I have a confession to make. I am a creator of many ideas that for the most part never come to fruition. It's as simple and as frustrating as that. My mind is constantly clicking away and when I think I've solved something or come up with a good idea I write it down or sketch it in the Moleskine that never leaves my side. I feel comfort knowing that my ideas are tucked away and won't be forgotten. The latter part is a complete delusion and that's where my problem lies.

I do forget that I have these potential gems (or a few lumps of coal—if I'm honest) that are waiting to see the light of day, but they never do. Very few of my ideas become actual living/breathing projects. I've always known this and I've never really found a solution or a way to jump the hurdle—until now—I hope.

I just finished reading Making Ideas Happen (by Scott Belsky) and this is the first time I feel like I have a genuine idea of how I can tackle my projects wish list and actually get them to the finish line. This is also the first time that I feel comfortable recommending a book like this.

From the book:
—Creative people are known for winging it: improvising and acting on intuition is, in
some way, the haloed essence of what we do and who we are. However, when we closely analyze how the most successful and productive creatives, entrepreneurs, and businesspeople truly make ideas happen, it turns out that “having the idea” is just a small part of the process, perhaps only 1 percent of the journey.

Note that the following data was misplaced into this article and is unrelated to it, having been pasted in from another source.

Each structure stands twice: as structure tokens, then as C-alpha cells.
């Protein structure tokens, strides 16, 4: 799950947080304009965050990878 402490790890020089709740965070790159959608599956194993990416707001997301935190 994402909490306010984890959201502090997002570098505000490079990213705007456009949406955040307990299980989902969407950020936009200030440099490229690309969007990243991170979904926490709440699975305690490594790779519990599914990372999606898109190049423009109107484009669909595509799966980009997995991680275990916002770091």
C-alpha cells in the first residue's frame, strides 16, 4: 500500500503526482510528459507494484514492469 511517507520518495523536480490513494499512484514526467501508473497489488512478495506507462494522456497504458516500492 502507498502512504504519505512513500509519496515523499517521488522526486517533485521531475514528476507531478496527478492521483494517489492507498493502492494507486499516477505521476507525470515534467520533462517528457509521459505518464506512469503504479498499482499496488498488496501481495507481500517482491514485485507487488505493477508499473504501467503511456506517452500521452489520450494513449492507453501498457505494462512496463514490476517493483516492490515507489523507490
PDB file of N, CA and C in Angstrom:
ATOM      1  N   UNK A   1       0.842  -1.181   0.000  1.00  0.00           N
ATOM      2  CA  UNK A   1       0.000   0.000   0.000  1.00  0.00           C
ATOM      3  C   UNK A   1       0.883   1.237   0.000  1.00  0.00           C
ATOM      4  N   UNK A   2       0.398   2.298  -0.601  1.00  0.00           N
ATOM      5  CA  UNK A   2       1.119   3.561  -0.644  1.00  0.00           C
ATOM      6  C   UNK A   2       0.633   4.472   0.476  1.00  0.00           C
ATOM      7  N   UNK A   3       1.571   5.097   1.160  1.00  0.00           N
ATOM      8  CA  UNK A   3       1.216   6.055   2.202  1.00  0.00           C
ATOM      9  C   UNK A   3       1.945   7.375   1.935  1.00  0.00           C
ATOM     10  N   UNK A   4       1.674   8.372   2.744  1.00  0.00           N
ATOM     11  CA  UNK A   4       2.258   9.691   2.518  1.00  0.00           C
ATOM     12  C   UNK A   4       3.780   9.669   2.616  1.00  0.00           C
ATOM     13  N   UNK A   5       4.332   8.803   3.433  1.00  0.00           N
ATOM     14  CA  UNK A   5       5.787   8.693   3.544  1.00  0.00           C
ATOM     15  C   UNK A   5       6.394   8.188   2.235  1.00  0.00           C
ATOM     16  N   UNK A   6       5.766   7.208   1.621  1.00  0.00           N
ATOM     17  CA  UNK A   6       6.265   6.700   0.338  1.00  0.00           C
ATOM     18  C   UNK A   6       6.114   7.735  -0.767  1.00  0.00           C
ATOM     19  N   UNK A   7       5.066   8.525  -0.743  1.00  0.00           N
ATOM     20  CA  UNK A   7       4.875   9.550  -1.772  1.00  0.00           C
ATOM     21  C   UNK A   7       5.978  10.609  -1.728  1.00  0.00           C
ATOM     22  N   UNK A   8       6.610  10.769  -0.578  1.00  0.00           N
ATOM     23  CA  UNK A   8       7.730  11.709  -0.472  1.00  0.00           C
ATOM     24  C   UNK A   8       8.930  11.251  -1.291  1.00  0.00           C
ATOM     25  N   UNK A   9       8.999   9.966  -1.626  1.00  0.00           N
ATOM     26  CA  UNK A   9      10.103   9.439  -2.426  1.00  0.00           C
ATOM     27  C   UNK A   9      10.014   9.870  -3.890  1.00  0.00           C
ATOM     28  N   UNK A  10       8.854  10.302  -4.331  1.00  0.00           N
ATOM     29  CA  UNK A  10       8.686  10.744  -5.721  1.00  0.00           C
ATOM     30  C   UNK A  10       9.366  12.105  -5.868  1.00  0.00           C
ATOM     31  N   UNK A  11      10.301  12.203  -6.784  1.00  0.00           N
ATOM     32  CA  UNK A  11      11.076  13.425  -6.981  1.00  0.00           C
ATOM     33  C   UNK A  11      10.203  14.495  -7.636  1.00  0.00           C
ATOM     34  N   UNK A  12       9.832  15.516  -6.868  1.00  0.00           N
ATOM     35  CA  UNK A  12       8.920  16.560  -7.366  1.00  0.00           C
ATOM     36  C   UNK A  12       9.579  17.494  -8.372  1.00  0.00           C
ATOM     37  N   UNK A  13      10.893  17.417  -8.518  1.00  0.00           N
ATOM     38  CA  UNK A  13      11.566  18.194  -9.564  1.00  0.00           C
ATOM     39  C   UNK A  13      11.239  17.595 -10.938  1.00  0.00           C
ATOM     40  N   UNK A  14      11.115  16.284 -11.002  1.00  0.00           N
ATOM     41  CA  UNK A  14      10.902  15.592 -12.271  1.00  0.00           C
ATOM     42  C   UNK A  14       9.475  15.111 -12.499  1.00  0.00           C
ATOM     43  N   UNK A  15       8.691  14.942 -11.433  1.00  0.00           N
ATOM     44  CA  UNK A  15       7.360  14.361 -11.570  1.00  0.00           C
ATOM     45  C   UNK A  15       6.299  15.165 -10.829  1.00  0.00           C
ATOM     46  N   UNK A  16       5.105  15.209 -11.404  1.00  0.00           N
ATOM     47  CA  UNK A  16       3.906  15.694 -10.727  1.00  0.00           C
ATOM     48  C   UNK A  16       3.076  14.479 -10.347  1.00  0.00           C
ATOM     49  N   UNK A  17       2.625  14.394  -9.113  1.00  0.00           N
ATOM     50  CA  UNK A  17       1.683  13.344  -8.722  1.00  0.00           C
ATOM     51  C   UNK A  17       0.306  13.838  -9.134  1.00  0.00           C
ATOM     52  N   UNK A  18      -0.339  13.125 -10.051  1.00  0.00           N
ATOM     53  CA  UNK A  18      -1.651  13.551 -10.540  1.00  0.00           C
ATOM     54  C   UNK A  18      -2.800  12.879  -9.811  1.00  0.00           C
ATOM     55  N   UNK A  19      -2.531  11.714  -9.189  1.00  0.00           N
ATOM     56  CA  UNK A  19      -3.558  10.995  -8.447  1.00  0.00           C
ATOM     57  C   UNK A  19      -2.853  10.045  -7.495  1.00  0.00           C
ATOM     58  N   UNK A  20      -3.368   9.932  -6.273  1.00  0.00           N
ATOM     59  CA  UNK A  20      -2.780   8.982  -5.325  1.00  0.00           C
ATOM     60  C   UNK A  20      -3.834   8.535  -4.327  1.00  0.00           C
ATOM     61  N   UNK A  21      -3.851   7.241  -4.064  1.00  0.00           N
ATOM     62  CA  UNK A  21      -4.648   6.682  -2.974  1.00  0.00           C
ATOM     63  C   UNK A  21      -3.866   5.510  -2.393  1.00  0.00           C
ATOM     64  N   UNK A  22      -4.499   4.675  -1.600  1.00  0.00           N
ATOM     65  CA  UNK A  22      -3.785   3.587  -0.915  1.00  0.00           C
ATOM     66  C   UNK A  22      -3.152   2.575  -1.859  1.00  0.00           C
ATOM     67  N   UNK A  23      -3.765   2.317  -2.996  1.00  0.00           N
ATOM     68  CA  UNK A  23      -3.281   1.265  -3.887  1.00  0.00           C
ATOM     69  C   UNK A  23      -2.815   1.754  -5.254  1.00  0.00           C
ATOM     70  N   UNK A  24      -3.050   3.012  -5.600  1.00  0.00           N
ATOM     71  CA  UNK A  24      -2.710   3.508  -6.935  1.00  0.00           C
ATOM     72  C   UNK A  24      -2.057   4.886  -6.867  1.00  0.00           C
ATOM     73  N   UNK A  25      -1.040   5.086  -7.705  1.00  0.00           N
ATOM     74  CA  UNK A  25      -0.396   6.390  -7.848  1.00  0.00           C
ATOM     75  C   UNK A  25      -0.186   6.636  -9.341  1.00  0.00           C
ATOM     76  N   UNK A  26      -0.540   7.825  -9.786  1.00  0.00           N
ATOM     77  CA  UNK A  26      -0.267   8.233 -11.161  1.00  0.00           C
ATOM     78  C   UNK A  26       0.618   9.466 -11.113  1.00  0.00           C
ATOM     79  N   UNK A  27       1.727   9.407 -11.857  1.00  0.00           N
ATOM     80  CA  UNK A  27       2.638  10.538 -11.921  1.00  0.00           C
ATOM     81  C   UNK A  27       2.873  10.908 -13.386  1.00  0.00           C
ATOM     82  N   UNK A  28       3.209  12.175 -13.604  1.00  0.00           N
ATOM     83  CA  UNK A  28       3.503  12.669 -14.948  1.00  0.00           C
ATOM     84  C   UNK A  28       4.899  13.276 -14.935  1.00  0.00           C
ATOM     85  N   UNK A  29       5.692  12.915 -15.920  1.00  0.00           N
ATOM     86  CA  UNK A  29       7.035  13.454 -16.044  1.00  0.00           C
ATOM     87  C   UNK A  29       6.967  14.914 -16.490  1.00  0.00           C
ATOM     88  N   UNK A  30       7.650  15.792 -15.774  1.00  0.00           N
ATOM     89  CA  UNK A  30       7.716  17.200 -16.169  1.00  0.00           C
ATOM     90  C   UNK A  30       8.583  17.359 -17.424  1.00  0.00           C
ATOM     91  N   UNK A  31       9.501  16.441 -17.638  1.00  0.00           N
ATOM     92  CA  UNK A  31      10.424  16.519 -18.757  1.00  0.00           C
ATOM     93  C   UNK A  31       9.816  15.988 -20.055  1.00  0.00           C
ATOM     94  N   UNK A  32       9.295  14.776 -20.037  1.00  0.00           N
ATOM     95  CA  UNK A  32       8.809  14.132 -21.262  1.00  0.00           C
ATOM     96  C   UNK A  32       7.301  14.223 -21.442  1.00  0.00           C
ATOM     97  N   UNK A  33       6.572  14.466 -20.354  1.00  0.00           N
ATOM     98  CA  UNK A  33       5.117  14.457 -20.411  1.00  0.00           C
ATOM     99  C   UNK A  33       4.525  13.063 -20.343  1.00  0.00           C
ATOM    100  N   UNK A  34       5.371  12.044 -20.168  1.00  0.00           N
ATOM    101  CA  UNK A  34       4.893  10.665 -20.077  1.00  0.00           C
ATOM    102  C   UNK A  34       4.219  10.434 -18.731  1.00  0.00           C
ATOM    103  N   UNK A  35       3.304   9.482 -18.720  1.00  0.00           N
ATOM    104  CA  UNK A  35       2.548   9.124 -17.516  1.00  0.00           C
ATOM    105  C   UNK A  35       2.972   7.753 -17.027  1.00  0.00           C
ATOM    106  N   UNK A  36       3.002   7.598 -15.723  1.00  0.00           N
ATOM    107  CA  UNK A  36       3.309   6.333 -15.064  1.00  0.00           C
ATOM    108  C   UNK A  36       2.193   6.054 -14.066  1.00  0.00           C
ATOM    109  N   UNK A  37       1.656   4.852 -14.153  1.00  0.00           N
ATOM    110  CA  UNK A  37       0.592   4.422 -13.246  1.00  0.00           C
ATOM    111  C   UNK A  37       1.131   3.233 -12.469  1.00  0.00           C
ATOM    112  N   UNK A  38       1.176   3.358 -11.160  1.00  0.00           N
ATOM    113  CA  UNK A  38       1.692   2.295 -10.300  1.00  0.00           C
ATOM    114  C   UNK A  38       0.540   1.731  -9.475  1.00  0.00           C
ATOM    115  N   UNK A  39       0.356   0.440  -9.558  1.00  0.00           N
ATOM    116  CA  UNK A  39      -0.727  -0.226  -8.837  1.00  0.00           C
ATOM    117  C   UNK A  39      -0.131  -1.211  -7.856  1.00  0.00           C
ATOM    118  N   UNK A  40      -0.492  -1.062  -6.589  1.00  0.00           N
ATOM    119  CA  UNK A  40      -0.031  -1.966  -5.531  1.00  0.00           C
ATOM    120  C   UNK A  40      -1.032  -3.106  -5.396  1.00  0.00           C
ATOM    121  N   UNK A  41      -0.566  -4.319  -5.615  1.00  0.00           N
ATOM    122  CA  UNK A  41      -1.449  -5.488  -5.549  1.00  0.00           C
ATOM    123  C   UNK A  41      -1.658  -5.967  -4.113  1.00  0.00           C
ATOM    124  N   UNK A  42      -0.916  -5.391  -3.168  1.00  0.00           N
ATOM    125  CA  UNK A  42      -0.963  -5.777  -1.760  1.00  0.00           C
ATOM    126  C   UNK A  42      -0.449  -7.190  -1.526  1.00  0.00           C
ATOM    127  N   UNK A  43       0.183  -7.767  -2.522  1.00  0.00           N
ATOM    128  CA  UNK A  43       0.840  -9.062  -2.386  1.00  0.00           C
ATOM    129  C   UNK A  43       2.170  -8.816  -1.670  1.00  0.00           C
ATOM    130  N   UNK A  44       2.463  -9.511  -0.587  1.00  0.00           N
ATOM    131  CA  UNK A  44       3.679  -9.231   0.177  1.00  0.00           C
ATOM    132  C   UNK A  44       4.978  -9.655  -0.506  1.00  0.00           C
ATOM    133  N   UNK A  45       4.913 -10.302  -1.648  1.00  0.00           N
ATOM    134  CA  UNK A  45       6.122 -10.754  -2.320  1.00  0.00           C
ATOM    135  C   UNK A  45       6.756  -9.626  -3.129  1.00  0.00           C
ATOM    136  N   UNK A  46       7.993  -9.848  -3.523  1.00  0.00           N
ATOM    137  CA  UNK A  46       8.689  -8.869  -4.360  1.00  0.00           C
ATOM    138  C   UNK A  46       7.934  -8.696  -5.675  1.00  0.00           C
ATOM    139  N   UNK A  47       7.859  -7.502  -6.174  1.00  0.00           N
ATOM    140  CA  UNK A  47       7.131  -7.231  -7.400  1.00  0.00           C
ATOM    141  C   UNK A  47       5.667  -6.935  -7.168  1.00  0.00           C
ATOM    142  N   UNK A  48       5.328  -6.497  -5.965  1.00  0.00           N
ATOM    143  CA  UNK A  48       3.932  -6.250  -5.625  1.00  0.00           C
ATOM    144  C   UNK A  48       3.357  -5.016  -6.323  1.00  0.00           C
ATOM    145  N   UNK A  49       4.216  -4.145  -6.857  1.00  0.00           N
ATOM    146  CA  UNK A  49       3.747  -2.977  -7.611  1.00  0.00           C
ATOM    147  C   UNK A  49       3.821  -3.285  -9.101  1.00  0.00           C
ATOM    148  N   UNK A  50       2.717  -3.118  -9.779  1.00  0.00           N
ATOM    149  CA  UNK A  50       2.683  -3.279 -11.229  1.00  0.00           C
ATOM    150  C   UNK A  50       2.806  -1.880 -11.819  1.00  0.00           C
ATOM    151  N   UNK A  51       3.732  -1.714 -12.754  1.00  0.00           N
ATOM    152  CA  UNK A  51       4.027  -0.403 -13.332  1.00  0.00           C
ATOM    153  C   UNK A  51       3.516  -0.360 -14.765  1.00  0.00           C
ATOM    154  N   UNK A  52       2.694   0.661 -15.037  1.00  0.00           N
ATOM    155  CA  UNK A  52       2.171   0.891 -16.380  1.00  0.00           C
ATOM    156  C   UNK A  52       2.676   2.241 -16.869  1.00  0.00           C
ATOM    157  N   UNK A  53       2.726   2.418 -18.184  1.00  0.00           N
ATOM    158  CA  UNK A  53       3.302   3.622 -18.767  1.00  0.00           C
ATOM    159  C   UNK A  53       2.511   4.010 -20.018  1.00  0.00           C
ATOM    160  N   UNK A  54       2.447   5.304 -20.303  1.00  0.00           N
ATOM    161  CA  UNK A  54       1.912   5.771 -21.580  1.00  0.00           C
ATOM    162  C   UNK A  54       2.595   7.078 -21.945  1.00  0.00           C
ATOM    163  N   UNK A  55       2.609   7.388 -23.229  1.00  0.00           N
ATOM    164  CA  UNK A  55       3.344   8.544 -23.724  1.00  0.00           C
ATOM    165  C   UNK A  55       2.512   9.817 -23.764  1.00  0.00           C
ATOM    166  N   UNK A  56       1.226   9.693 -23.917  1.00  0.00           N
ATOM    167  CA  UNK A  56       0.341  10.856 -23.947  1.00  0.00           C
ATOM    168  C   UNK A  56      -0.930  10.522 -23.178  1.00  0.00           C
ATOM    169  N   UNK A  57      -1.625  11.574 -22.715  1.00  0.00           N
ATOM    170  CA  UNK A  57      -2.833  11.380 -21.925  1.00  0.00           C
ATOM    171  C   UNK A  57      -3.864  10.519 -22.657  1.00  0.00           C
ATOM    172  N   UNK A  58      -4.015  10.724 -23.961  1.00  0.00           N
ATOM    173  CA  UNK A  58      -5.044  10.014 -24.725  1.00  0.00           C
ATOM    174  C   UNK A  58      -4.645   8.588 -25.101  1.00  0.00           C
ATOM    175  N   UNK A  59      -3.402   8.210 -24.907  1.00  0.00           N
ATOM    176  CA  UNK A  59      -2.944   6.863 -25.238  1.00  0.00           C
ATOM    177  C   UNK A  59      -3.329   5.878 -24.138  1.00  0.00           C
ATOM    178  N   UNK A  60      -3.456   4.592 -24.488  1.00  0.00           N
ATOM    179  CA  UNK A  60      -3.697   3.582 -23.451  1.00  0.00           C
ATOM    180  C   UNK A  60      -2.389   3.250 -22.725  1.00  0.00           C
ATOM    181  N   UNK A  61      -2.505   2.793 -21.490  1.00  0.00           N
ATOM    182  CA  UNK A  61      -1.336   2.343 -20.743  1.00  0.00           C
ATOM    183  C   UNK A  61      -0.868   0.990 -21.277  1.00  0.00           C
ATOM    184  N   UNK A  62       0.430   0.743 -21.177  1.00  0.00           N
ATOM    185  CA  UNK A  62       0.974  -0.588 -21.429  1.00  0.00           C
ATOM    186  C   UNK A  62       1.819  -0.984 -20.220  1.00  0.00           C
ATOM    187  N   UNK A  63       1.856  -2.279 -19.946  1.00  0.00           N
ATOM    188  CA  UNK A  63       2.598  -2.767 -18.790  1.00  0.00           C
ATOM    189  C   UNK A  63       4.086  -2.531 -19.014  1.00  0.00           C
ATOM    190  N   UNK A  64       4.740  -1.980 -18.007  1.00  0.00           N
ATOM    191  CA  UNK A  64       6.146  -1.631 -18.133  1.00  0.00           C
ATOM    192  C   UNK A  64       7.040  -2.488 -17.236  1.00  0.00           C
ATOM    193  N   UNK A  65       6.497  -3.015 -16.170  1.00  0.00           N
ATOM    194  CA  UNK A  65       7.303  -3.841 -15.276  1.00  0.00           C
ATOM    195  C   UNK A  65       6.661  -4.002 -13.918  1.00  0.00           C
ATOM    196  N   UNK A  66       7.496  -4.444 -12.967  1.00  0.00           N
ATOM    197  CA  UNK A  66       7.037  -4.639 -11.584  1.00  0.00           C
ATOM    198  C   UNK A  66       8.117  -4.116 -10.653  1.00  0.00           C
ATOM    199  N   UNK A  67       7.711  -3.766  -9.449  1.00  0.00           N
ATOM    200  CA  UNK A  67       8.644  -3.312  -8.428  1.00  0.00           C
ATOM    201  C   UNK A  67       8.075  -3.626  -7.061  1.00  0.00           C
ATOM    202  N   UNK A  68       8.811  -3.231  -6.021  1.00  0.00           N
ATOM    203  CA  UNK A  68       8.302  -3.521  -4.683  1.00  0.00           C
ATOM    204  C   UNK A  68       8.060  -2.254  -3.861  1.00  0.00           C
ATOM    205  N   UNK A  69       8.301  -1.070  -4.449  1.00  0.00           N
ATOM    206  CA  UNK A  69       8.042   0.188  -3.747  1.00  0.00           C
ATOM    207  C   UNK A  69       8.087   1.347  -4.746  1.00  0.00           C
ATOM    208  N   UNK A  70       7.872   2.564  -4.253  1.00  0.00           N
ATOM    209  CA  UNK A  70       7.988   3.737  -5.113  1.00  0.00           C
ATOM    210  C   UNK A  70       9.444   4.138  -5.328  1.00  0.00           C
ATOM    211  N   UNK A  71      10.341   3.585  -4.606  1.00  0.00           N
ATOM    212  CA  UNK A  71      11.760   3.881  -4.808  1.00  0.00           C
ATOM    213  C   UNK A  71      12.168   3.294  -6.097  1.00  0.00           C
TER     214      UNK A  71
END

For those of you that have the innate ability to organize projects of any kind and complete them without letting them go by the wayside, this is not the book for you. For those of you that are more like me, I highly recommend it. To help me appreciate my progress even more I've also decided to start my page on Behance.

So here's to making our ideas happen!

short on words

Sometimes there are 'just because' projects. This is one of them. I grabbed my Xacto, a scrap piece of paper and with no initial plan in mind, this is what turned out.

Friday Tidbit
Shibori DIY - I've read about this before but this is an excellent tutorial.
Dalton Ghetti - Look at these amazing sculptures!

• • •

On the home front... uniforms and backpacks are purchased. Next Wednesday the kids start school. It's going to be so quiet around here. Bittersweet.

Have a great weekend everyone!

new patterns on spoonflower

These are two designs that I've posted on Spoonflower. One is an older design and the one on the right is the latest one I played around with in the spring.